Alan M. Hunt Biography
Wildlife artist and activist Alan M. Hunt considers himself "a zoologist who paints wildlife." Born in North Yorkshire, England, Hunt's artistic talents began to show when he was quite young, and, fortunately, his talents were encouraged by his family. Hunt attended Middlesbrough Art College in Yorkshire and went on to study zoology at Leeds College and Bristol University.
Hunt has worked with birds and animals both in the wild and in captivity, in parks, zoos and wildlife reserves around the world. He has acted as a guide for birdwatchers and naturalists in Europe, the Middle East, Africa and North America. Hunt began to paint full-time after his artwork inspired much interest. Over the years, Hunt has exhibited his artwork around the world and has gained many honors and awards. His wildlife art hangs in many public and private collections throughout the world, including Holland's prestigious Jacht Museum.
Hunt paints only during the daylight hours; he never uses artificial light. Working in a variety of media, primarily oil and gouache, but also ink, acrylic, egg tempera and watercolor, Hunt achieves a variety of exquisite textures from feathers to rocks. With his backgrounds in both art and zoology, Hunt has the advantage of being able to study wildlife from two perspectives - that of scientist as well as artist. His extensive world travels, observation and experience with wild animals clearly show in his realistic style of painting, which is both accurate and evocative.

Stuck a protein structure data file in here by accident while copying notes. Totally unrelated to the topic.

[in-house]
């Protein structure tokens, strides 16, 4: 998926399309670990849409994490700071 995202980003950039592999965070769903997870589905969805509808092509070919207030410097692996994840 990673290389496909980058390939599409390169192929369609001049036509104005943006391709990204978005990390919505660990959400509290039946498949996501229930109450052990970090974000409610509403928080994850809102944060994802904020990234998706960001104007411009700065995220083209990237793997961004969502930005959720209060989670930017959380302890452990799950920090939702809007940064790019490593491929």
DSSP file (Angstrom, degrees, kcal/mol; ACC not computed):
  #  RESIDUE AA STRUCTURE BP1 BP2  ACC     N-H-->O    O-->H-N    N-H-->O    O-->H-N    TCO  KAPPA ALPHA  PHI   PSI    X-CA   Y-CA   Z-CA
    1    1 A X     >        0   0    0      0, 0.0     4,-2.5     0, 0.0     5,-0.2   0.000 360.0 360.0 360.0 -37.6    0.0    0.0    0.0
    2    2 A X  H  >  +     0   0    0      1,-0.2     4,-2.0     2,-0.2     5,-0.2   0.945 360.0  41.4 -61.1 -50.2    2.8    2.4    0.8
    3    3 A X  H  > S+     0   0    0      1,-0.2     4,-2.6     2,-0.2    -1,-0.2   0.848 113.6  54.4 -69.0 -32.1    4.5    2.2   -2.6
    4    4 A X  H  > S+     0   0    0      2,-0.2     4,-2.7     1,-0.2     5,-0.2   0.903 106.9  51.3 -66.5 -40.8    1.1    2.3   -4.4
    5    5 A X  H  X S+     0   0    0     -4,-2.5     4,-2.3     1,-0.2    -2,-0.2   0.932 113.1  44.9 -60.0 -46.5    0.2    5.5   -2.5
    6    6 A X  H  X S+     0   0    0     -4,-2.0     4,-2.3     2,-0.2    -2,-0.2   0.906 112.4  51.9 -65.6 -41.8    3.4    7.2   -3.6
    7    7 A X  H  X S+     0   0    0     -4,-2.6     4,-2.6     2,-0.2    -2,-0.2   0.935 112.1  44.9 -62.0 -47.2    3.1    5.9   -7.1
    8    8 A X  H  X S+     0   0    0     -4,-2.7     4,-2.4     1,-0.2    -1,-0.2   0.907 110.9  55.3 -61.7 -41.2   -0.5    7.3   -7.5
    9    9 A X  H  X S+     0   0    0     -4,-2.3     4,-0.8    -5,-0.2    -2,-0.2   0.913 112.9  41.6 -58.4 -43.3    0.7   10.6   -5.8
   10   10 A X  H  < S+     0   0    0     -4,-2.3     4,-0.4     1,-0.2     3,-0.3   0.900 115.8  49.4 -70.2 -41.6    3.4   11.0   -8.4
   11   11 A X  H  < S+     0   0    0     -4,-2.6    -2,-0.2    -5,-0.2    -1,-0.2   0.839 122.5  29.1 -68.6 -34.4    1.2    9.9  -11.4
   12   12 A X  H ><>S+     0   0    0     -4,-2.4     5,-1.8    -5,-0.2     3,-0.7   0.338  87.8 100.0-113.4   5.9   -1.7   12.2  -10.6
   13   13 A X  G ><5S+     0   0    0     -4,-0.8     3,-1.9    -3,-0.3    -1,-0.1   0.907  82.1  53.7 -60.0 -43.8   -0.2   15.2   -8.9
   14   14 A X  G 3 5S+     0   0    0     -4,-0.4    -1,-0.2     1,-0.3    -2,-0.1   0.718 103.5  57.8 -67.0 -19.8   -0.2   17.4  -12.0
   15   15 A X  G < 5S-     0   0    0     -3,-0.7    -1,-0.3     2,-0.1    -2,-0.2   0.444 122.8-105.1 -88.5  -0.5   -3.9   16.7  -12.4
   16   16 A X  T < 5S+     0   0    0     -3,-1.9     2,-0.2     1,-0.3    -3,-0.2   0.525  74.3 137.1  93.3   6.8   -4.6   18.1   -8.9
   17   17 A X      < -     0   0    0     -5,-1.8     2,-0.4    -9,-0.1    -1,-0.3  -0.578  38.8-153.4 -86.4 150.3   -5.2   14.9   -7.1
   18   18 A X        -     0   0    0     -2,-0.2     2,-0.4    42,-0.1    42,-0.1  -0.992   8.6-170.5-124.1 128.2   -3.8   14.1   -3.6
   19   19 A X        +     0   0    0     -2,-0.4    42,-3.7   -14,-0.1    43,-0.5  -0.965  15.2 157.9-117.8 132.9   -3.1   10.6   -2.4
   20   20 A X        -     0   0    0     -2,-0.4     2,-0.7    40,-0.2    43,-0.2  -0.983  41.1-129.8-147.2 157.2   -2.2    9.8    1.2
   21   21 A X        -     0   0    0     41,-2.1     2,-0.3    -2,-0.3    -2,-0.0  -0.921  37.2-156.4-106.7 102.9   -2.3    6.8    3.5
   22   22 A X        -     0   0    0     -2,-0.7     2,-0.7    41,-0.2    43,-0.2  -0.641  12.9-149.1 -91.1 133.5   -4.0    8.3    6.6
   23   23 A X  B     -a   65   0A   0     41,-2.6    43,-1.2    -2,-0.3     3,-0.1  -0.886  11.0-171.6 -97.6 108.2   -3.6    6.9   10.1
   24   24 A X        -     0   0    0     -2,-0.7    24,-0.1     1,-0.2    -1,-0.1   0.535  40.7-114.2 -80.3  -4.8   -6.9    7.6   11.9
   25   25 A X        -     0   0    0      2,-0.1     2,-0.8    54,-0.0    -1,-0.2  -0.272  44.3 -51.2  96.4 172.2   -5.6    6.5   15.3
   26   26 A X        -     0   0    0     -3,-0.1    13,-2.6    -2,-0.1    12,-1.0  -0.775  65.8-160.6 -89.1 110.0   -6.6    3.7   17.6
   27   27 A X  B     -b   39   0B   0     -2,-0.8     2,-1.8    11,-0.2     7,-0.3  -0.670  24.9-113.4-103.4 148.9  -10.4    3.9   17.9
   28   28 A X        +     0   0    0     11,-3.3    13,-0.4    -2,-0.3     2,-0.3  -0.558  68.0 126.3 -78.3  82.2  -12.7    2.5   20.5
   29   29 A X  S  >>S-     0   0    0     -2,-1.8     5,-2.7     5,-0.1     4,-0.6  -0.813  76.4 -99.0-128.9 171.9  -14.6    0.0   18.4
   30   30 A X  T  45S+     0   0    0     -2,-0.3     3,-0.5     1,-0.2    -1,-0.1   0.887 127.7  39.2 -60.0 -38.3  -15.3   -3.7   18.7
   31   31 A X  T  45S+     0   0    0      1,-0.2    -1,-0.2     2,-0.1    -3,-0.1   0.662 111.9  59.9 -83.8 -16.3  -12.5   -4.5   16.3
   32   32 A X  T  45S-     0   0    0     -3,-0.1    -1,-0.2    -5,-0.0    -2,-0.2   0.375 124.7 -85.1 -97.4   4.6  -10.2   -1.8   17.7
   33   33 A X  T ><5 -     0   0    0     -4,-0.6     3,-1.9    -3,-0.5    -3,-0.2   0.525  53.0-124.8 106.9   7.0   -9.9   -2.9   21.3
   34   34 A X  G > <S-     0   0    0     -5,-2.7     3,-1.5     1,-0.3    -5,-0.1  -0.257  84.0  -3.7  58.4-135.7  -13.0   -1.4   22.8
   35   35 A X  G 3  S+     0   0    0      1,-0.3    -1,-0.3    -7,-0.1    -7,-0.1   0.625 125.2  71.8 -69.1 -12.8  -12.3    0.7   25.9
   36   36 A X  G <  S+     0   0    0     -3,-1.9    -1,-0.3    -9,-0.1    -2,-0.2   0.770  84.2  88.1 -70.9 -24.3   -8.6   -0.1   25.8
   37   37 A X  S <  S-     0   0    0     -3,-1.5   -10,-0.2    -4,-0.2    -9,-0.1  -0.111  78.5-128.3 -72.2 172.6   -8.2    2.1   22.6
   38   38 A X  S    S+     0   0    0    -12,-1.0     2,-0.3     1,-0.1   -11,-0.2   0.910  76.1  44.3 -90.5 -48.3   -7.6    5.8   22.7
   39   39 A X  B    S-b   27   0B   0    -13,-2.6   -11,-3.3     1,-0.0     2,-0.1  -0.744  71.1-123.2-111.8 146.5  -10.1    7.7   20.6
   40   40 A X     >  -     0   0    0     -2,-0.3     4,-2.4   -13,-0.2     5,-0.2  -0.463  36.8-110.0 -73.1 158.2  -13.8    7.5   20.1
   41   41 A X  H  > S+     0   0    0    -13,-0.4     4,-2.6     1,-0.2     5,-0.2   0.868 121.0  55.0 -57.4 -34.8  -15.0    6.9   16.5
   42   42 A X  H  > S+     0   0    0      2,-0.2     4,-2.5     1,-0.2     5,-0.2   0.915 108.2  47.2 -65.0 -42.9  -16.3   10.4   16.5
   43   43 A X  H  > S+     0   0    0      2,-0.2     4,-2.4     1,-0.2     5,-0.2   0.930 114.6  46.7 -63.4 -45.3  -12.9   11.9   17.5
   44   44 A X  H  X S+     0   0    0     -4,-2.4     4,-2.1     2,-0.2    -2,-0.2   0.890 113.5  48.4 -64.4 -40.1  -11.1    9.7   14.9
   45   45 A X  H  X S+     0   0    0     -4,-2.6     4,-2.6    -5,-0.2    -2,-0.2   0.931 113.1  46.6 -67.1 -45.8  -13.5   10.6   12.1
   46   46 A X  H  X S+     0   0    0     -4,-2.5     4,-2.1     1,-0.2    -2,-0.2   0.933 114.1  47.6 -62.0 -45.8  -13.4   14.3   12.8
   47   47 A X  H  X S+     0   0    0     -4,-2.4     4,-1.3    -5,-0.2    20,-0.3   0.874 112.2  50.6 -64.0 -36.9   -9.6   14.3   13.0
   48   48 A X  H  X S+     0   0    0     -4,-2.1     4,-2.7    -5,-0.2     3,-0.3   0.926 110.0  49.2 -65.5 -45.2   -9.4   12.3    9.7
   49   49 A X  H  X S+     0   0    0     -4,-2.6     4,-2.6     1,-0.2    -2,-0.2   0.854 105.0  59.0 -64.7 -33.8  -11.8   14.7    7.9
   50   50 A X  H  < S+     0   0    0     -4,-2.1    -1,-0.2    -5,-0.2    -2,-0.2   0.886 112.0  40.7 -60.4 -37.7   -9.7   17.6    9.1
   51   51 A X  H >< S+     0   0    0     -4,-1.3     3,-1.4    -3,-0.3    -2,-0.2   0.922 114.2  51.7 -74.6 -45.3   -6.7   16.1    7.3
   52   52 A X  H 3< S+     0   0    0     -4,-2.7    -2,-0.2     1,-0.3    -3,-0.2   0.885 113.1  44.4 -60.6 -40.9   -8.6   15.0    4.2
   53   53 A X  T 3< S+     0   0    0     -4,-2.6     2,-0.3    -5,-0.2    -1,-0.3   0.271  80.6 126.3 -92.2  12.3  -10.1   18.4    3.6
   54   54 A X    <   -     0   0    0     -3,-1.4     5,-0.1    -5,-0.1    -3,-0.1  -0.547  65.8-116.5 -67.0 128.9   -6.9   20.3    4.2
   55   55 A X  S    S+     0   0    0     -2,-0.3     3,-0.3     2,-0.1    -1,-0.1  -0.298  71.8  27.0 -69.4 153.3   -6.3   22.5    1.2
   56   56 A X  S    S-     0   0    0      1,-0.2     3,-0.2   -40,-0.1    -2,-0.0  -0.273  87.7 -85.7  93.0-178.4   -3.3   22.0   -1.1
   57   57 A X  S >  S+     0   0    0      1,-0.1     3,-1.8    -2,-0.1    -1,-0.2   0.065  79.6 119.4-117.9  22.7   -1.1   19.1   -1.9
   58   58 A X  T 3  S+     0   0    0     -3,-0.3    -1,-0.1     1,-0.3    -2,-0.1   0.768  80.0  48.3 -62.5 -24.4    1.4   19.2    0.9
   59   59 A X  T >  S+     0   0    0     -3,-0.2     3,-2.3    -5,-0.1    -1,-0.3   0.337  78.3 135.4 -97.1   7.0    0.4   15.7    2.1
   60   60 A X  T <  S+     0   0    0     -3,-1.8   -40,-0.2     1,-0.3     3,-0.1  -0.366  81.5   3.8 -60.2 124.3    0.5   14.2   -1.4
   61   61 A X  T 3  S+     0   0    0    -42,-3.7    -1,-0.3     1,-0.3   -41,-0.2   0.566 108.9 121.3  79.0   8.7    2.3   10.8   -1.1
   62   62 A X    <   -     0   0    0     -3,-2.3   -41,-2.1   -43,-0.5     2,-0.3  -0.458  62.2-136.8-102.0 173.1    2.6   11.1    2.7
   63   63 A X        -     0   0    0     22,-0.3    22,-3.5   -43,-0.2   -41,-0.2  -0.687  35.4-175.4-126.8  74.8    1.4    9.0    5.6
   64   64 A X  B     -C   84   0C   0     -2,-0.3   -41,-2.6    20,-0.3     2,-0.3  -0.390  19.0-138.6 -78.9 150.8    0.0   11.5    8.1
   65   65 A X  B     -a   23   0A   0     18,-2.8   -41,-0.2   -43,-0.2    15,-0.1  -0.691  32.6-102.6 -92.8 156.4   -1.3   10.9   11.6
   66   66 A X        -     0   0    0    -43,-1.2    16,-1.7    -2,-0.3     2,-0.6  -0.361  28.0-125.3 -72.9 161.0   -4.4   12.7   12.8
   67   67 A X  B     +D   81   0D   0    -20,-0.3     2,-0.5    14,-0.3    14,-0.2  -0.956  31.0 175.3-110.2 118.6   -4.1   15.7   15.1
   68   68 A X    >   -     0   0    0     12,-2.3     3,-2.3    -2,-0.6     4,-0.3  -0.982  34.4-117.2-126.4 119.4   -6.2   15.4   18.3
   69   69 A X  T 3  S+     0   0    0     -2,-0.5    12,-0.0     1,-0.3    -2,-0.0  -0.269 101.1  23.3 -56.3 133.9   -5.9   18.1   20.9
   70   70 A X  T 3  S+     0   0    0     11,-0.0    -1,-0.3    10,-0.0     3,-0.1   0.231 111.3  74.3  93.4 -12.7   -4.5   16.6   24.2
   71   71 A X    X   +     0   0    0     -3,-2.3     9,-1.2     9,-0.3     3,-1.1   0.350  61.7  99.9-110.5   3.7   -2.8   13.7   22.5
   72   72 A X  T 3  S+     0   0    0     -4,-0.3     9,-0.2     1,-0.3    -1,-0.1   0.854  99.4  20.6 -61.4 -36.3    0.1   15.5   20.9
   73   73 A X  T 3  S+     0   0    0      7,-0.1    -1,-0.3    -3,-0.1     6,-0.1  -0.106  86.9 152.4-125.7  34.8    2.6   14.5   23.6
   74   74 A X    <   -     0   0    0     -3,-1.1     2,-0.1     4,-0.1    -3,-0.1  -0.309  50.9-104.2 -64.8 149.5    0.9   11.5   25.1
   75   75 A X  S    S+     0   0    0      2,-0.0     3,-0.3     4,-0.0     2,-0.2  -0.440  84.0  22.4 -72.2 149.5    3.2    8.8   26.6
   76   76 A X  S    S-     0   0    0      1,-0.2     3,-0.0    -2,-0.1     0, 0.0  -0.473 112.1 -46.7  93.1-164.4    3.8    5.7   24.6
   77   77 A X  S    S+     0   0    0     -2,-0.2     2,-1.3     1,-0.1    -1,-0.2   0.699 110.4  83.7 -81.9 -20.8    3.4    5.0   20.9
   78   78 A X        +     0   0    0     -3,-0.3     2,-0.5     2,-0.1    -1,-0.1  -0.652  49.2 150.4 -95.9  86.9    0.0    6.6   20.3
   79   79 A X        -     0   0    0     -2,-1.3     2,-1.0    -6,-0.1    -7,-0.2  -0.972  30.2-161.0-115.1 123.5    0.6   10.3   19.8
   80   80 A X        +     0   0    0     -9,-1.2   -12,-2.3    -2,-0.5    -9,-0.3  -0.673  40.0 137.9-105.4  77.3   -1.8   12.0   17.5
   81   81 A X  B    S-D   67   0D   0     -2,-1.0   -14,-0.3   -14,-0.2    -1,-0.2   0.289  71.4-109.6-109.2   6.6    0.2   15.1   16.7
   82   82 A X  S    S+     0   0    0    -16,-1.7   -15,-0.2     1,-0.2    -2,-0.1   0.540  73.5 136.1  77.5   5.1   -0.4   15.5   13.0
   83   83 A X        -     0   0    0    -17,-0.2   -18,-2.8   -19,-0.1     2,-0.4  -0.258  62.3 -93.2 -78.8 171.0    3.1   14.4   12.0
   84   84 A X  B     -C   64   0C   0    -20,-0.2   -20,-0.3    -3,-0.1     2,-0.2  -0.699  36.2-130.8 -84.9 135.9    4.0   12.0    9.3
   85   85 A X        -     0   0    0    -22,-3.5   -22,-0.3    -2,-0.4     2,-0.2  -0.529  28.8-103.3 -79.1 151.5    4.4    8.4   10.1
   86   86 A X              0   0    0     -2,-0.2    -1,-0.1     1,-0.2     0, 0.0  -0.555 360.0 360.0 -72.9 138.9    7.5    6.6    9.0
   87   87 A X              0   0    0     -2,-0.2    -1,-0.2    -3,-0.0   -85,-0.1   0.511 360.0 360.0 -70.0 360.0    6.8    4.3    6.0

"I try everything," says Hunt, "I'm not set in my ways. In almost every painting, I change something or try something different."
A devoted conservationist, Hunt is very involved with worldwide fund-raising efforts. Hunt makes whatever contributions he can to conservation causes, as he considers animals first and foremost. He now concentrates on painting endangered species to draw as much attention as possible to their threatened survival. "Humans are destroying wildlife and the planet, and we are animals, too," says Hunt. "If my son doesn't get to see half the wildlife in his lifetime I've seen, I'll feel very guilty. Rather than become famous as a painter, I would like to be remembered as someone who tried to make people aware of the need to protect the environment and the planet."